The latest version [as far as I know] of Merritt Clifton's list of selected dog attacks has been posted here, at Scribd, by someone who sucks at Photoshop.
The chox mix is still listed, along with the buff mastiff, the Dauschund, the East Highland Terrier and the Weimaeaner. The Australian cattle dog, the Australian blue heeler, the Blue heeler and the Queensland heeler are still listed as separate breeds.
One big change: the Analysis section of the report has been removed. And in his brief introduction, Clifton adds a paragraph defending his numbers. Click for big:
Seriously, I could beat my head on rocks. Merritt Clifton has no idea how many dog attacks there are each year by any given breed. No one does. The last time I checked, not one state kept track of dog attacks by breed. We do know that over 6,000 people were hospitalized as a result of dog attacks in the US in one year:
From the CDC’s Morbidity and Mortality Weekly Report: “Of an estimated 333,700 patients treated for dog bites in emergency departments (EDs) in 1994, approximately 6,000 were hospitalized.”For the record, Clifton's latest report states that "Pit bulls, Rottweilers, Presa Canarios, and their mixes" were responsible for a total of 1894 attacks "doing bodily harm" in the US and Canada from 1982 to 2008. Clifton still lumps every sort of mixed breed with "purebreds" [while stating that "only attacks by dogs of clearly identified breed type or ancestry are included"]. This approach has no basis in science or anything else.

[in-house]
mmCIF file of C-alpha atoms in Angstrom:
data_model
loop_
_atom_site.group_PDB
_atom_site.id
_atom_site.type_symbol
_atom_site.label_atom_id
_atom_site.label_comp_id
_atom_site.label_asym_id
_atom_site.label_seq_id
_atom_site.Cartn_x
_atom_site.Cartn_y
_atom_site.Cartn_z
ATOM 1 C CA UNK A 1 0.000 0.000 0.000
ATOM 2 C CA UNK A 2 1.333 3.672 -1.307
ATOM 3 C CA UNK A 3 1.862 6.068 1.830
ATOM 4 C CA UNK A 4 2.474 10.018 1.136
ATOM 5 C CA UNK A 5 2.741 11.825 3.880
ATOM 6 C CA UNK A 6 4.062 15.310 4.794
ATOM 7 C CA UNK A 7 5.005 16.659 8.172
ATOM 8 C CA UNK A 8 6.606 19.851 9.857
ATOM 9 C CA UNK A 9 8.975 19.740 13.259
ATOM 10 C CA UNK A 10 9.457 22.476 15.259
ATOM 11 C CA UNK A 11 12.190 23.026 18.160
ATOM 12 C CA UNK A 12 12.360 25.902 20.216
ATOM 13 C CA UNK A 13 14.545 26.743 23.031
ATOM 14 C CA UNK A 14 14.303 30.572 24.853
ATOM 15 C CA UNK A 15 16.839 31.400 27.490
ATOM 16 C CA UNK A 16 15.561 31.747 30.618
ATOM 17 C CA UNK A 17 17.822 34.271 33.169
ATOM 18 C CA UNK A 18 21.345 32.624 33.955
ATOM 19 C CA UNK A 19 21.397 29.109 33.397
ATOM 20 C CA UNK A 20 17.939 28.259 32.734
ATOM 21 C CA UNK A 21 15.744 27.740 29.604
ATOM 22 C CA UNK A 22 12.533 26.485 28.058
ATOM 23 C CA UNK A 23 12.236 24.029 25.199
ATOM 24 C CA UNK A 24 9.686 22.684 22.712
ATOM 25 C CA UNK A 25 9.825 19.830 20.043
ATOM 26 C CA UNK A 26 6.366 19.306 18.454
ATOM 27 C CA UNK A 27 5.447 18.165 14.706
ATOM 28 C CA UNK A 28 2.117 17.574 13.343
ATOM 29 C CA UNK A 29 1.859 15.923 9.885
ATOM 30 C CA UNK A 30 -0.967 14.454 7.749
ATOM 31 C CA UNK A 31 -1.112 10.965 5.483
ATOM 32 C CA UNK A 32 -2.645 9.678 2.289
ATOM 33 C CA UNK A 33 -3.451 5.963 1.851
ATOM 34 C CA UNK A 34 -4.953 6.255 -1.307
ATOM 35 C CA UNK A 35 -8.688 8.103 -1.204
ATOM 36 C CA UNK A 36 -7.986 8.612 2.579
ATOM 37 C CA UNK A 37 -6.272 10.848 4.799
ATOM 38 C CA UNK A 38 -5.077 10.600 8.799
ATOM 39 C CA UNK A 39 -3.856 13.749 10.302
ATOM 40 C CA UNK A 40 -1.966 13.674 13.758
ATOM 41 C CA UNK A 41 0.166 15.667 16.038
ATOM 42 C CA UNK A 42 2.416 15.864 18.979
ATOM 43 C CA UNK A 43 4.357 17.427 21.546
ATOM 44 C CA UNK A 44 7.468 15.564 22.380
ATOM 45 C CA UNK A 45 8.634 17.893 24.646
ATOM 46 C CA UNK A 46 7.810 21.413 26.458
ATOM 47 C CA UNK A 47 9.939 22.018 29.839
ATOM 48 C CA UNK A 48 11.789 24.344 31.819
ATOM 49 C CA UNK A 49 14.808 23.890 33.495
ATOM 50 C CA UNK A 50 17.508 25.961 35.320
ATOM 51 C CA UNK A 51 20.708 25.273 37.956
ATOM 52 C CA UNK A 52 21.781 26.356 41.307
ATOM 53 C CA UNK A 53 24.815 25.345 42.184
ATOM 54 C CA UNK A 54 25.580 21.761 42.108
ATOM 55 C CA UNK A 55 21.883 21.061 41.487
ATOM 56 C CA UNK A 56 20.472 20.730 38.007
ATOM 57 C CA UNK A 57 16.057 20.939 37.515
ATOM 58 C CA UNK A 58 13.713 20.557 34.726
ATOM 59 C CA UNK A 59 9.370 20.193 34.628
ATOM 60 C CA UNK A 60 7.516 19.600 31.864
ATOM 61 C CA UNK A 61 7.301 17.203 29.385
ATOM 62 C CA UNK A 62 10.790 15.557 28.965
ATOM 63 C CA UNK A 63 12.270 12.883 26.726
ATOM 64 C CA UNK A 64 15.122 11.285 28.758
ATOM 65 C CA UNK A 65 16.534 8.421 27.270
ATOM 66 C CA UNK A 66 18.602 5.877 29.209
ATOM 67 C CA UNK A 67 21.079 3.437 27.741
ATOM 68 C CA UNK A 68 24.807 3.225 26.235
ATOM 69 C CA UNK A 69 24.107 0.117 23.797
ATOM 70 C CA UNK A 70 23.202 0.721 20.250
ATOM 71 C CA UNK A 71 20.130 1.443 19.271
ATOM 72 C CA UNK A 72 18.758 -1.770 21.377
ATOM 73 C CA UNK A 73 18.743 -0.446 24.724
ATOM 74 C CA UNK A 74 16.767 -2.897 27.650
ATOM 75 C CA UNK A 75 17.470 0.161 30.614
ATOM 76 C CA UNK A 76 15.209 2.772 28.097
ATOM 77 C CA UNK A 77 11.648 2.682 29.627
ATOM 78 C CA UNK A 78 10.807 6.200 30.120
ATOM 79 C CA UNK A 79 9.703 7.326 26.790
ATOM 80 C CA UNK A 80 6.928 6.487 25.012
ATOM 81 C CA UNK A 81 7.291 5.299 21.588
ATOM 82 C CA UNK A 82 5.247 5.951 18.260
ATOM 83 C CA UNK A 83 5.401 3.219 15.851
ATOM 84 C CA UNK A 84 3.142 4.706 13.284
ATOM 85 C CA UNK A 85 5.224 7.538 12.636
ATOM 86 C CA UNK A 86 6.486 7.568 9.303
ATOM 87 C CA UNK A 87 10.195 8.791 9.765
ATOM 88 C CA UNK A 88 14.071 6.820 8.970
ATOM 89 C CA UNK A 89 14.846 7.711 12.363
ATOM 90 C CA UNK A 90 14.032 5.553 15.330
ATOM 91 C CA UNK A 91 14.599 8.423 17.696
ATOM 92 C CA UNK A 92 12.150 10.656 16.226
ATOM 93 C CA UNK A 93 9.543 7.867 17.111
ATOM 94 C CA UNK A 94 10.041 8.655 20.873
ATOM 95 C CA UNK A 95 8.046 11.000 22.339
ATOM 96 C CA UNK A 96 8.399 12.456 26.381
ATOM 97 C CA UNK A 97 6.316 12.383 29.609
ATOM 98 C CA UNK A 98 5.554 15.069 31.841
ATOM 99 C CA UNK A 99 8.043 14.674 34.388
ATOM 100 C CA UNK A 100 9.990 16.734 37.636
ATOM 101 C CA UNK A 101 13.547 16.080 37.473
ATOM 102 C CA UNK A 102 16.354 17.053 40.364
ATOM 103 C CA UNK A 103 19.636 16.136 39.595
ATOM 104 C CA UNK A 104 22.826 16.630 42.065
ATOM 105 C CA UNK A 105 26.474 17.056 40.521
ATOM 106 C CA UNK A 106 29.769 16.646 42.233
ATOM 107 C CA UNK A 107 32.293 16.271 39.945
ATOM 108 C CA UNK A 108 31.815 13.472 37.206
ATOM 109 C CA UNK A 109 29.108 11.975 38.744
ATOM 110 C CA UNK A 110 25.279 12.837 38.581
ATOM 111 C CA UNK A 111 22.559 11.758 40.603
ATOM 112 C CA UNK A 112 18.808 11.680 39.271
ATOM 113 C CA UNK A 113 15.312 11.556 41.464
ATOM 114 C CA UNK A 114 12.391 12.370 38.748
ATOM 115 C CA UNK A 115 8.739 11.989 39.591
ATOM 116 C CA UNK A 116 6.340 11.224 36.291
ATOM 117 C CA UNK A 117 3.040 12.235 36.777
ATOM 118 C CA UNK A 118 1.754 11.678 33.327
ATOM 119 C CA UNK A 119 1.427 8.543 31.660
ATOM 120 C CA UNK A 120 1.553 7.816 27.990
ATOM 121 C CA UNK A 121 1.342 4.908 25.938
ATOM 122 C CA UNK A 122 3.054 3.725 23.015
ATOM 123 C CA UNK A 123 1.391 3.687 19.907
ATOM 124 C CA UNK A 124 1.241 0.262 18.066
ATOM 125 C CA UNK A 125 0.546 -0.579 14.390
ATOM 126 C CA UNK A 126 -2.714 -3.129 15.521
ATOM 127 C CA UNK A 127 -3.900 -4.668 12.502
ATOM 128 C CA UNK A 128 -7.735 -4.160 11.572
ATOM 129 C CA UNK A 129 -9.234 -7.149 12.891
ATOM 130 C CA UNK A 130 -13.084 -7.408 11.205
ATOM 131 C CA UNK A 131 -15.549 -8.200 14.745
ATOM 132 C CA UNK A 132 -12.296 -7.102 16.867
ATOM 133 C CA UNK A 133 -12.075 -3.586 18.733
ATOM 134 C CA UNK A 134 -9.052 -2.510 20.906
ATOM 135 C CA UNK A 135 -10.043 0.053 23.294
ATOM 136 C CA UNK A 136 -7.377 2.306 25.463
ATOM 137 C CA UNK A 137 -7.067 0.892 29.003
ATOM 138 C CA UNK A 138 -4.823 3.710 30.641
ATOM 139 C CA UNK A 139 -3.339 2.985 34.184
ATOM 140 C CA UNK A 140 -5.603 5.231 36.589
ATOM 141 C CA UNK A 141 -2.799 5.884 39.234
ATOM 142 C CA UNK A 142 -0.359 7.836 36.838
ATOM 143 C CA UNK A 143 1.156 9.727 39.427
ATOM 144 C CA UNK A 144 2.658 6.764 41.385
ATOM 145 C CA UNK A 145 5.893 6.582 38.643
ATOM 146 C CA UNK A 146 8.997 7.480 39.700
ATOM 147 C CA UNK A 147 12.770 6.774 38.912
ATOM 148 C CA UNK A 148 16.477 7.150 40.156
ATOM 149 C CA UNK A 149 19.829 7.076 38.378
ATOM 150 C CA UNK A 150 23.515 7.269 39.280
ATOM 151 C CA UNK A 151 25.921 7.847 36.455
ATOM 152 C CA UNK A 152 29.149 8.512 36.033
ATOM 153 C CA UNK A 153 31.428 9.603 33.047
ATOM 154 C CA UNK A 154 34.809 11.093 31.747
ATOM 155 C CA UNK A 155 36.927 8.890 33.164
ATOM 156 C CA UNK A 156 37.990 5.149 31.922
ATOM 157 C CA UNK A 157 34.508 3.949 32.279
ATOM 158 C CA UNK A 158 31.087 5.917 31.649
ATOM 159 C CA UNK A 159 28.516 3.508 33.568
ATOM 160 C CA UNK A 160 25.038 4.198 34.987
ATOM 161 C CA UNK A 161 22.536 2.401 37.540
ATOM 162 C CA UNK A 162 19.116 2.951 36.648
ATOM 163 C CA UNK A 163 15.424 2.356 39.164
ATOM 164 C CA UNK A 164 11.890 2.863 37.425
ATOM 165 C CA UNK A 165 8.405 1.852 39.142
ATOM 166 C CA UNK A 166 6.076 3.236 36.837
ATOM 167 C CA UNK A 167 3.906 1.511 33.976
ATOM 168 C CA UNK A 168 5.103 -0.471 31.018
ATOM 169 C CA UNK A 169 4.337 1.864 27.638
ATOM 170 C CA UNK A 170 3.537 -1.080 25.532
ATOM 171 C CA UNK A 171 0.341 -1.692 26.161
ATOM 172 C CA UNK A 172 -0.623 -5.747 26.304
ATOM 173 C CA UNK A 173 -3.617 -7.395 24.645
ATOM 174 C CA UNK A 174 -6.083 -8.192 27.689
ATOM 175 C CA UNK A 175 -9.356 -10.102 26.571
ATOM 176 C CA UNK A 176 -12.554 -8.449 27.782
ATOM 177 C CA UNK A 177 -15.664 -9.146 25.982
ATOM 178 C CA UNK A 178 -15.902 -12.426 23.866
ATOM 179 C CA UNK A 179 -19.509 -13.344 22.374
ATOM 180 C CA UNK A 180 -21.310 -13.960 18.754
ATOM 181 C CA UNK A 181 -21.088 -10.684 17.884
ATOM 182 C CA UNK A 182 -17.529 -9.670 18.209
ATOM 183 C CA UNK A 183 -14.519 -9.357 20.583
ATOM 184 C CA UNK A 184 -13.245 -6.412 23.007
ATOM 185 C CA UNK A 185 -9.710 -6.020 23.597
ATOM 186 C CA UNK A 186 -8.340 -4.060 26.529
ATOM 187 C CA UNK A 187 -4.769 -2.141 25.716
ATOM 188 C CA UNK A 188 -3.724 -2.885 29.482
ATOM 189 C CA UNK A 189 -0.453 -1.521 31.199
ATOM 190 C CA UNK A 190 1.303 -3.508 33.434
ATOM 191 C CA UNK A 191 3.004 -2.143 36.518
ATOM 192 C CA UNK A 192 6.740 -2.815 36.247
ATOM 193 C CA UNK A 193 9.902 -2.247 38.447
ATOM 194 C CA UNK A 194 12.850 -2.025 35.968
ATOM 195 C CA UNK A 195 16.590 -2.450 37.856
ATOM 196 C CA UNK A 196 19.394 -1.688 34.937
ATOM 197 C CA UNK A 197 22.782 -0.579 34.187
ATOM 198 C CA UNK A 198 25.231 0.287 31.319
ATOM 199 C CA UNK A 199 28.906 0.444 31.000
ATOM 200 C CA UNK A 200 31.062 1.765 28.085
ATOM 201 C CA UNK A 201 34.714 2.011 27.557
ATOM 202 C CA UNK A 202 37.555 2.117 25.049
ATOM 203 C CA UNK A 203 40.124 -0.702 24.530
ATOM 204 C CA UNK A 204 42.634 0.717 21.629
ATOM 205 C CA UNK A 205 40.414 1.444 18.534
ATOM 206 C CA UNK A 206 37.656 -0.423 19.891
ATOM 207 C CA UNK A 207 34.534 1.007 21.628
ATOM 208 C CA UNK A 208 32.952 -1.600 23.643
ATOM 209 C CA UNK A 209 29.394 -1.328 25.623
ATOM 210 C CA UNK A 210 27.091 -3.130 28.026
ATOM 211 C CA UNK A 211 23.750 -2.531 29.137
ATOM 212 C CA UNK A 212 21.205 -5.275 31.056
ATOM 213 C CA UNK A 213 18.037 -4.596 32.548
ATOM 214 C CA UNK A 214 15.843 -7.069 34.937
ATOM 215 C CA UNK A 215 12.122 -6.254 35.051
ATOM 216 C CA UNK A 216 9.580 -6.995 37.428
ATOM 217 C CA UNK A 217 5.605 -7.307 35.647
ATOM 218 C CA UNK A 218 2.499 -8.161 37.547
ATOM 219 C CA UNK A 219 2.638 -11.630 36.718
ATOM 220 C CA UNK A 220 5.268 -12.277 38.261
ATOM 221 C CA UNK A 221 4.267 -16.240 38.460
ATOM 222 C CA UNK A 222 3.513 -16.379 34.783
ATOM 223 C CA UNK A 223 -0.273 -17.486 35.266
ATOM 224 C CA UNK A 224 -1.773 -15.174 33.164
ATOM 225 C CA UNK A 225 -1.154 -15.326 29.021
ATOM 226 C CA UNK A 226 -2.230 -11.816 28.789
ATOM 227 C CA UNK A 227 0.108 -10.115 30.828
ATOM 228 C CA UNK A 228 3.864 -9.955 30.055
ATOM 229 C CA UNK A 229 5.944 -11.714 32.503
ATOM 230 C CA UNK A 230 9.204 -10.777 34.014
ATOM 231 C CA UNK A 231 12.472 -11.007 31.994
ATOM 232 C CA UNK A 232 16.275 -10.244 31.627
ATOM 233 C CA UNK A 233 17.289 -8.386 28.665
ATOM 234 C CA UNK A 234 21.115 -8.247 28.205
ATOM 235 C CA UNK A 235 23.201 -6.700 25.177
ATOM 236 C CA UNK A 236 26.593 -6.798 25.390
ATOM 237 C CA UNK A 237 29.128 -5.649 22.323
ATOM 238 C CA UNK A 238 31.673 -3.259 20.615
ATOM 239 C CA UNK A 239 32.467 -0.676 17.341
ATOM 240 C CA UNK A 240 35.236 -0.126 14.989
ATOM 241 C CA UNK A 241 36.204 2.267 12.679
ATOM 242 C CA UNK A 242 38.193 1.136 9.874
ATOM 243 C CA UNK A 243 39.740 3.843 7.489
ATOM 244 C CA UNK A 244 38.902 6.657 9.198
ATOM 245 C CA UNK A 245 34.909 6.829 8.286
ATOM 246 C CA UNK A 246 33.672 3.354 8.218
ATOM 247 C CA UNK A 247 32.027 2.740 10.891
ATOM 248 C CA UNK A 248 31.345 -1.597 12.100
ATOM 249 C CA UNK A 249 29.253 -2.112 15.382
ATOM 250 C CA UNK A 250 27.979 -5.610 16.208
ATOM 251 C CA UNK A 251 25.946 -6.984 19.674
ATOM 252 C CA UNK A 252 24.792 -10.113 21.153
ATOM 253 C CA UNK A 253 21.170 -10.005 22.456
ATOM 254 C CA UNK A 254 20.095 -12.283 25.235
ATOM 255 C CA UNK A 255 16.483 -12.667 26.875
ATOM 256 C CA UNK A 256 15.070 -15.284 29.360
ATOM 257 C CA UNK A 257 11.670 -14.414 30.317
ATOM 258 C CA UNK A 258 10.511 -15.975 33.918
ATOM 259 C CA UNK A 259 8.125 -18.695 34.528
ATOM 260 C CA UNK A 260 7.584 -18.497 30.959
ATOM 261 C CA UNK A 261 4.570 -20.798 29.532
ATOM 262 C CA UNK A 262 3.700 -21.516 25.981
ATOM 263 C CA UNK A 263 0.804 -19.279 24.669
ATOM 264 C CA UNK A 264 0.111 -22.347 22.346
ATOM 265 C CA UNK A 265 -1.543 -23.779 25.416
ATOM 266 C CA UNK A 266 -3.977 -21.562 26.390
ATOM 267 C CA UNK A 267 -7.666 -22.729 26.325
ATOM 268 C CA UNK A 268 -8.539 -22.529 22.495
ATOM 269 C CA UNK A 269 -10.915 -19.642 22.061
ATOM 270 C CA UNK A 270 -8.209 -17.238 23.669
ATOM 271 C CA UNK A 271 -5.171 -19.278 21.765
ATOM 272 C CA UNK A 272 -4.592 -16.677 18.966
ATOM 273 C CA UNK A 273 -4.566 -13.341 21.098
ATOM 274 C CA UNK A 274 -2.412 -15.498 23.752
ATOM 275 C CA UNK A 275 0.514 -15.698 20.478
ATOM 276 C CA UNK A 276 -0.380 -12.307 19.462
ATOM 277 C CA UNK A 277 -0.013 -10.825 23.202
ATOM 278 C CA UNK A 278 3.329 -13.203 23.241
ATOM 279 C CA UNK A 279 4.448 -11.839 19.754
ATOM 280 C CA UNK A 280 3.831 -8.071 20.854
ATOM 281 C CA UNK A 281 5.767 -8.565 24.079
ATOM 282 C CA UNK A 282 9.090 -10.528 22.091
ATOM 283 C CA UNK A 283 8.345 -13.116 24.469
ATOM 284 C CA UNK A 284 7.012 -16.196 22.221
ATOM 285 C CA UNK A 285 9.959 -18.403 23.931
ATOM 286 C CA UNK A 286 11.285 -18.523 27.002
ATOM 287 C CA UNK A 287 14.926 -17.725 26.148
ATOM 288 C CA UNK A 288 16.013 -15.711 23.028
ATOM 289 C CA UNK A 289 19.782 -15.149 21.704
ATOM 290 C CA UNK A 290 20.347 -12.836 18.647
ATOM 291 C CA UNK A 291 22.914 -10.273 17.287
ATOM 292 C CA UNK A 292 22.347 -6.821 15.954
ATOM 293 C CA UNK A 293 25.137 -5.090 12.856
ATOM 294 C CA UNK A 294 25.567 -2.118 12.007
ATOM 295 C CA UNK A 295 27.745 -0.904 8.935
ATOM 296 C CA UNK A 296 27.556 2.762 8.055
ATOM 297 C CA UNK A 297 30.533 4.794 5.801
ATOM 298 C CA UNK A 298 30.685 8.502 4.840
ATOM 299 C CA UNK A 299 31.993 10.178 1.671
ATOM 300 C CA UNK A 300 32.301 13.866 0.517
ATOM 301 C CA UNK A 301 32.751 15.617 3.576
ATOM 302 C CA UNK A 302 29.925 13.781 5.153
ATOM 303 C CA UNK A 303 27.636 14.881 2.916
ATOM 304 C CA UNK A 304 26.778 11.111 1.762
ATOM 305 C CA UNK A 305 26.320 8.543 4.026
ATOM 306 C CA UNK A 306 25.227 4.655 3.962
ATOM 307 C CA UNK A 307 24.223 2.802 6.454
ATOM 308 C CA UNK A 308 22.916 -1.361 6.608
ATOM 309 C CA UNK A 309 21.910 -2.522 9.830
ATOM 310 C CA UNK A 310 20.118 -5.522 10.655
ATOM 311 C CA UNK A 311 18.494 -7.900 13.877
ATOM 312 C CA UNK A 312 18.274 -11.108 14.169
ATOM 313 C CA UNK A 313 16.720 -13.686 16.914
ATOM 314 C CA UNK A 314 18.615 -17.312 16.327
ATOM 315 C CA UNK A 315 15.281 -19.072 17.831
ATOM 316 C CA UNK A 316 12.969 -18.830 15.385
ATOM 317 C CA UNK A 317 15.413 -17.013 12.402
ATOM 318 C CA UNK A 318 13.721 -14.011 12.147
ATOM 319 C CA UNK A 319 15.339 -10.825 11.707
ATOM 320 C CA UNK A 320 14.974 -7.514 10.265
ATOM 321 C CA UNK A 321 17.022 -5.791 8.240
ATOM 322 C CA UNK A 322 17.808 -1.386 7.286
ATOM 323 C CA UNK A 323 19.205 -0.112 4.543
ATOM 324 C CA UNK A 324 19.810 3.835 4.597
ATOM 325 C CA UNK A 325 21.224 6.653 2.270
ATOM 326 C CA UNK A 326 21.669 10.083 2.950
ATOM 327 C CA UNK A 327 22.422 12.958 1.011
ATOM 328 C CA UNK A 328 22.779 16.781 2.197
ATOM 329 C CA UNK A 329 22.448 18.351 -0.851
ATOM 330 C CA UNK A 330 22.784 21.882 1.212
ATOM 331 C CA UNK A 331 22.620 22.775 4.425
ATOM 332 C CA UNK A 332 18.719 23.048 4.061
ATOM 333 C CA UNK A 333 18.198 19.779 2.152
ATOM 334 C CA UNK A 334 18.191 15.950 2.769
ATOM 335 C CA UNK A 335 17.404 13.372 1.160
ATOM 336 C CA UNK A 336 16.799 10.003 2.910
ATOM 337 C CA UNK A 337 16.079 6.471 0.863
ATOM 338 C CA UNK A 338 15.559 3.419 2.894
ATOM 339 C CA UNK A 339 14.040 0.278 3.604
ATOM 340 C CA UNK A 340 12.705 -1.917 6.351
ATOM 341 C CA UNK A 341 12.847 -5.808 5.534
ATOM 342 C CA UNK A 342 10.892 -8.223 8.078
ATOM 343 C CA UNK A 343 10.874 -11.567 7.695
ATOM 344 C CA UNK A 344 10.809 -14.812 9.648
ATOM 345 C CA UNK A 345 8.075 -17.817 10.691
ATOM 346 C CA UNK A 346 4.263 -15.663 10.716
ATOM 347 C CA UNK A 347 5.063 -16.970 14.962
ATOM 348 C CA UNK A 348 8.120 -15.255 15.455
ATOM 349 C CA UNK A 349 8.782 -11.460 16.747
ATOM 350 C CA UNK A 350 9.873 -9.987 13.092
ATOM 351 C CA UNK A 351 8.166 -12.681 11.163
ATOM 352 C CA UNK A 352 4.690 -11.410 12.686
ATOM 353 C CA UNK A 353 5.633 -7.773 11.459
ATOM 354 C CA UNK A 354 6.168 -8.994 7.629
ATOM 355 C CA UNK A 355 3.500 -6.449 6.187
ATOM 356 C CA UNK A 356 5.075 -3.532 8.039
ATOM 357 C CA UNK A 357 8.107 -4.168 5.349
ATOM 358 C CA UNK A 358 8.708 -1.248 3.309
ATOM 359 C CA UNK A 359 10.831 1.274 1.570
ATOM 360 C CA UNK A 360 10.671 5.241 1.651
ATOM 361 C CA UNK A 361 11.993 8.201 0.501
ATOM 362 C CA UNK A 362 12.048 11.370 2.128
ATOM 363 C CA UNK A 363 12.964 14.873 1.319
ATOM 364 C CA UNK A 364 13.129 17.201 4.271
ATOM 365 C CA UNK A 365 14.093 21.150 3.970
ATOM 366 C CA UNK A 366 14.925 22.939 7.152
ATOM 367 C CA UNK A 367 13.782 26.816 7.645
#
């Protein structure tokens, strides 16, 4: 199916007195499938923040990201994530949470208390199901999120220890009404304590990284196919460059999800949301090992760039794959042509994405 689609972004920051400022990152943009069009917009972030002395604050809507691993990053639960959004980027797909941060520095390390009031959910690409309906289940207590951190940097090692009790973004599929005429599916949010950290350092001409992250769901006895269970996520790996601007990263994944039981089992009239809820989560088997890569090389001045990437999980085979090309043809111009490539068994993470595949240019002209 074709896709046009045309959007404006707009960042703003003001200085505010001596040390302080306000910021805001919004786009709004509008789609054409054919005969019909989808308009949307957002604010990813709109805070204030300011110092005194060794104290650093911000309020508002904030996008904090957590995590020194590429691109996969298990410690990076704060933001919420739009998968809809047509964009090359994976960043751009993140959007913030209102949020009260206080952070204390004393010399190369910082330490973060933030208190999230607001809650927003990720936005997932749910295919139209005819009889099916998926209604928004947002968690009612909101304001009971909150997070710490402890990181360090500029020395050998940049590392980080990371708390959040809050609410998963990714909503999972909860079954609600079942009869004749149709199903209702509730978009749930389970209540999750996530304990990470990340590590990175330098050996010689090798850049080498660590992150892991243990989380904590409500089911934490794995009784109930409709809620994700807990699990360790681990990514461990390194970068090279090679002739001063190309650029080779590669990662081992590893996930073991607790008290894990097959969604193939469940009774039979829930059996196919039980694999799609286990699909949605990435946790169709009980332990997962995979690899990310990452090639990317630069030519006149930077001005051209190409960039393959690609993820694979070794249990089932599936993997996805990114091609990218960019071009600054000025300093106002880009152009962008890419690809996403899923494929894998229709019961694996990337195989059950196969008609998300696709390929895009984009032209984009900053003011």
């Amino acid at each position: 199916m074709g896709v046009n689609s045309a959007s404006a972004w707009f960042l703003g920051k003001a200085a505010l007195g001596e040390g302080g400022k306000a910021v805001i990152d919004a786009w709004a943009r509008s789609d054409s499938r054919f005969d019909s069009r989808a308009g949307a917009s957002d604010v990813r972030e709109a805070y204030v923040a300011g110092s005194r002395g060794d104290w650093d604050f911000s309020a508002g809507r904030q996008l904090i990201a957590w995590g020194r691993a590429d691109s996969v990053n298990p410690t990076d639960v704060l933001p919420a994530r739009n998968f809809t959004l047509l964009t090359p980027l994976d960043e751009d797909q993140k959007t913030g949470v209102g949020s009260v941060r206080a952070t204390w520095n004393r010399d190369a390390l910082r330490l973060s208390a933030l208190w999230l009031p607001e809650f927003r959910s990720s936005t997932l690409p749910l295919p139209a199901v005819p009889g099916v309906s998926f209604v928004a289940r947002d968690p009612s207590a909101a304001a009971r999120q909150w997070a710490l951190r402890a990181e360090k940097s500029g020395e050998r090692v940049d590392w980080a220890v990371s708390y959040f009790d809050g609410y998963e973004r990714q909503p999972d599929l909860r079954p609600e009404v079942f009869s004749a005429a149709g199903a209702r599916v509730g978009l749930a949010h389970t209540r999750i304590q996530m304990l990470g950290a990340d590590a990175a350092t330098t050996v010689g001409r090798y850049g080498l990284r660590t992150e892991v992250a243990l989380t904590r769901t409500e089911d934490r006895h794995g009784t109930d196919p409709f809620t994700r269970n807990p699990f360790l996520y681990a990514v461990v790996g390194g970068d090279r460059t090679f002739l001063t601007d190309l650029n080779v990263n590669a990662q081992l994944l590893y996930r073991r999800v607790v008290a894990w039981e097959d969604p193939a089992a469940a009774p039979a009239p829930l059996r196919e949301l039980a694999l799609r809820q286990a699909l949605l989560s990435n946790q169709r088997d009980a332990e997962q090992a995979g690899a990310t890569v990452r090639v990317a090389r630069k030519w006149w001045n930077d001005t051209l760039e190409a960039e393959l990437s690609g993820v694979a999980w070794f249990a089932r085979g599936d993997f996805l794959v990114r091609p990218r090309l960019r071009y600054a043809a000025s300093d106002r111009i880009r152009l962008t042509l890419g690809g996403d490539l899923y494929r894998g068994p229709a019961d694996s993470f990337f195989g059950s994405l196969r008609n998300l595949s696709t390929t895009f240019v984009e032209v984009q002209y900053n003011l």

Related — I think:
Law enforcement officials classified the dog in the Jan. 3 attack as a pit bull, boxer and black lab mix.Inconceivable. Really. Big hat tip to the most excellent Caveat for the link to that, er... fascinating article.
One magazine editor simplified this classification of dog.
“It’s a mongrel basically,” Wash.-based Animal People editor Merritt Clifton said.
He also said insurance representatives and dog wardens will often classify the dog by what type of dog it looks like. This classification has little to do with genetics, he said, because often shelter operators are simply attempting to determine the risk the dog will fight with other dogs.
Though some might label pit bulls as aggressive, Clifton said pit bulls are often reactive because of the fact they were originally trained to hunt rats on ships. However, because of their size and their inability to pull large amounts of cargo from ships, they were not considered apt for either job and instead began being bred for dogfighting on the docks.
This rat-killing, he said, has made them more reactive.
He also talked about the head-shaking mechanism pit bulls would use to kill the rat, which in bites causes the tearing of skin, causing more damage than other dog bites. However, he said this can be combated by pushing the arm or other appendage further into the dog’s mouth, which will force a release. [Source]